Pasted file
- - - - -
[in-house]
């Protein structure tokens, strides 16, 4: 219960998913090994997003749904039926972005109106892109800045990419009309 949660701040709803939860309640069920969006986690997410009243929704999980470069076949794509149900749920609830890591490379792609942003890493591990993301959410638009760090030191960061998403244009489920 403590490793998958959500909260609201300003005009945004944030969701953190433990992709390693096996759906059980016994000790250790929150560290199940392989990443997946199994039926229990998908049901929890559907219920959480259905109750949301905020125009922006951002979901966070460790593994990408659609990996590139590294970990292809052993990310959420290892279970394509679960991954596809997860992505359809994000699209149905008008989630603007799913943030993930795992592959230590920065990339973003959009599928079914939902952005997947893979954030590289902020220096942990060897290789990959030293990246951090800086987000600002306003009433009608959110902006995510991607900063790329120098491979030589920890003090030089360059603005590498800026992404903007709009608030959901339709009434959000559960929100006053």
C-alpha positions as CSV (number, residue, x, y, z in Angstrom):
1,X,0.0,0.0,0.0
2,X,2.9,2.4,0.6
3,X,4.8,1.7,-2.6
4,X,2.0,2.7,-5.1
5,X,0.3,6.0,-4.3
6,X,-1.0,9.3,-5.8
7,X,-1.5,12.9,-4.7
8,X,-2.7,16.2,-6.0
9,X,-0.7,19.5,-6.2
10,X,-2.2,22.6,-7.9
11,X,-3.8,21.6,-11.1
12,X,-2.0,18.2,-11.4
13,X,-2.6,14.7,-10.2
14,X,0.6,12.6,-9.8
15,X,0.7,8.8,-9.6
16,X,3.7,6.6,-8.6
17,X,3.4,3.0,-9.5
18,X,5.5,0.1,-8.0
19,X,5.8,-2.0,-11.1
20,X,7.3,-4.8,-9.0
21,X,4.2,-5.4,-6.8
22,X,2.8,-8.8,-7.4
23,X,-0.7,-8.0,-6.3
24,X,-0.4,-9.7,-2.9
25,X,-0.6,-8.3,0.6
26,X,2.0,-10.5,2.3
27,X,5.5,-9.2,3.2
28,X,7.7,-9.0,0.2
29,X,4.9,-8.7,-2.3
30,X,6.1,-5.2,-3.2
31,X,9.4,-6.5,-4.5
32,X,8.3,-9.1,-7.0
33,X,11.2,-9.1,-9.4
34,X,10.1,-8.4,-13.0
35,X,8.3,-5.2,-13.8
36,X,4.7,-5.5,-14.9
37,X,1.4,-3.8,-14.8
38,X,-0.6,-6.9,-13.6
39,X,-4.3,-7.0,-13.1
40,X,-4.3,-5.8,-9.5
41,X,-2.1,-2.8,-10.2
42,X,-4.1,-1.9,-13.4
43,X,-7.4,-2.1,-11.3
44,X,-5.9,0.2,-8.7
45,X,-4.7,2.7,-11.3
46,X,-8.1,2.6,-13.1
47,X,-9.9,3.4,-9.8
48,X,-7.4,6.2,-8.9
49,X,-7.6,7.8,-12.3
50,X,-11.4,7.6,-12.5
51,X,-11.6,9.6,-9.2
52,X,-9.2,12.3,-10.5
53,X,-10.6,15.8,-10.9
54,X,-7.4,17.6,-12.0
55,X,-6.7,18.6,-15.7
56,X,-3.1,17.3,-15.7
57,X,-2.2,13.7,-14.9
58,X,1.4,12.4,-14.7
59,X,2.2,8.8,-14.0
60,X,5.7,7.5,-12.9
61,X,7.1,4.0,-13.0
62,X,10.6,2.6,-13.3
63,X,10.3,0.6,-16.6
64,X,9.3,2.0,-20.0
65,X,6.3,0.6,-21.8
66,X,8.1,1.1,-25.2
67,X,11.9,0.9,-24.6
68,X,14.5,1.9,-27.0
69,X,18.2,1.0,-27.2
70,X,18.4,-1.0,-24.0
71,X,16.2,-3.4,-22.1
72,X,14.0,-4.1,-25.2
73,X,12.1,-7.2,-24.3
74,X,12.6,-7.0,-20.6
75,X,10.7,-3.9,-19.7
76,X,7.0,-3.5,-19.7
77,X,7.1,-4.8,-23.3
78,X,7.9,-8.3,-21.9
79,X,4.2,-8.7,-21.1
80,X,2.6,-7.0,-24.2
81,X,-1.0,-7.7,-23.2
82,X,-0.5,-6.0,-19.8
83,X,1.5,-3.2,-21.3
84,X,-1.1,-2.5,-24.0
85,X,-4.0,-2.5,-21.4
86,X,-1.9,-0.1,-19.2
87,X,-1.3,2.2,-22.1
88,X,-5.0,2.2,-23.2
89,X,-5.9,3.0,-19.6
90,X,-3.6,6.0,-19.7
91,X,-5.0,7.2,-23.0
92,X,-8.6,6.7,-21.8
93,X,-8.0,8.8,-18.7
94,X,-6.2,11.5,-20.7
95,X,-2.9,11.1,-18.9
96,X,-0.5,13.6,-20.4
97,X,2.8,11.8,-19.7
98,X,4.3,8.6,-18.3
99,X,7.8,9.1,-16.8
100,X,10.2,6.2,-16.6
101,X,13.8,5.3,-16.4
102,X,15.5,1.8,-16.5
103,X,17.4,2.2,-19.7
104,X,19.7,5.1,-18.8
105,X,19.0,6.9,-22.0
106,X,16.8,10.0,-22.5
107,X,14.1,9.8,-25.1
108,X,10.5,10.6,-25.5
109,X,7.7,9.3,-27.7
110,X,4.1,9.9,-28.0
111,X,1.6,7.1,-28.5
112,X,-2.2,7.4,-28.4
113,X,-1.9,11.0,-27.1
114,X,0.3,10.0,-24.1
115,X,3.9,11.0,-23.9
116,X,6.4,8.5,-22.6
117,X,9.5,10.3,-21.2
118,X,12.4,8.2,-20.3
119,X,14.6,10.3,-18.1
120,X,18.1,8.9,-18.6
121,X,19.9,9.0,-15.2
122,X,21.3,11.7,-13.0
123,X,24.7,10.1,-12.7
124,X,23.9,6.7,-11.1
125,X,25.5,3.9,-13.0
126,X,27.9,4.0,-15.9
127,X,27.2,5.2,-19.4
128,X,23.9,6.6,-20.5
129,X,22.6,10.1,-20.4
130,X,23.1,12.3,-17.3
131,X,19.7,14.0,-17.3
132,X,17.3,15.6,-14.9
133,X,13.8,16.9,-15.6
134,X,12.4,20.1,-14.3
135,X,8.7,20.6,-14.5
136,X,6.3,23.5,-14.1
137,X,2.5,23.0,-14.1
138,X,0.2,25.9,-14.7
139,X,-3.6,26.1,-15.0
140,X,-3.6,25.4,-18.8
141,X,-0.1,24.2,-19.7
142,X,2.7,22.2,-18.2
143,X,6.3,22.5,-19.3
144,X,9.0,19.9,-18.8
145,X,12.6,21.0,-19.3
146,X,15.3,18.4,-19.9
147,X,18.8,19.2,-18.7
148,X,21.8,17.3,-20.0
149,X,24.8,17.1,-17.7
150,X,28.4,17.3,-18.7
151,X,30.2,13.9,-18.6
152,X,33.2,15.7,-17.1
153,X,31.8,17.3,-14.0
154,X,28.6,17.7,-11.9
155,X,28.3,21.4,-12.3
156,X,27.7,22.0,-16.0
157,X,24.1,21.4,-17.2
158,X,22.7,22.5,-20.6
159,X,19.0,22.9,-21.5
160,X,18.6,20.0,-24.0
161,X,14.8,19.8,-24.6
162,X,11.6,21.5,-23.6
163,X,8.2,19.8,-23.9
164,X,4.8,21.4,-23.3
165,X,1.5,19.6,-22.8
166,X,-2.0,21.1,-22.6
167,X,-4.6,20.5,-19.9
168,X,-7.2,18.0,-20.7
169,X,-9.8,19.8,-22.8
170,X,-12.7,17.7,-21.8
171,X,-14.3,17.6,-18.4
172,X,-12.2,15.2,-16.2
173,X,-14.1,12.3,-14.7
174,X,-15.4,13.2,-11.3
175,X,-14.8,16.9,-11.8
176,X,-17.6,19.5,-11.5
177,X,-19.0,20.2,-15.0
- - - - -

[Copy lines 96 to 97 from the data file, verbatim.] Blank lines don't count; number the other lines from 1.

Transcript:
93,X,-8.0,8.8,-18.7
94,X,-6.2,11.5,-20.7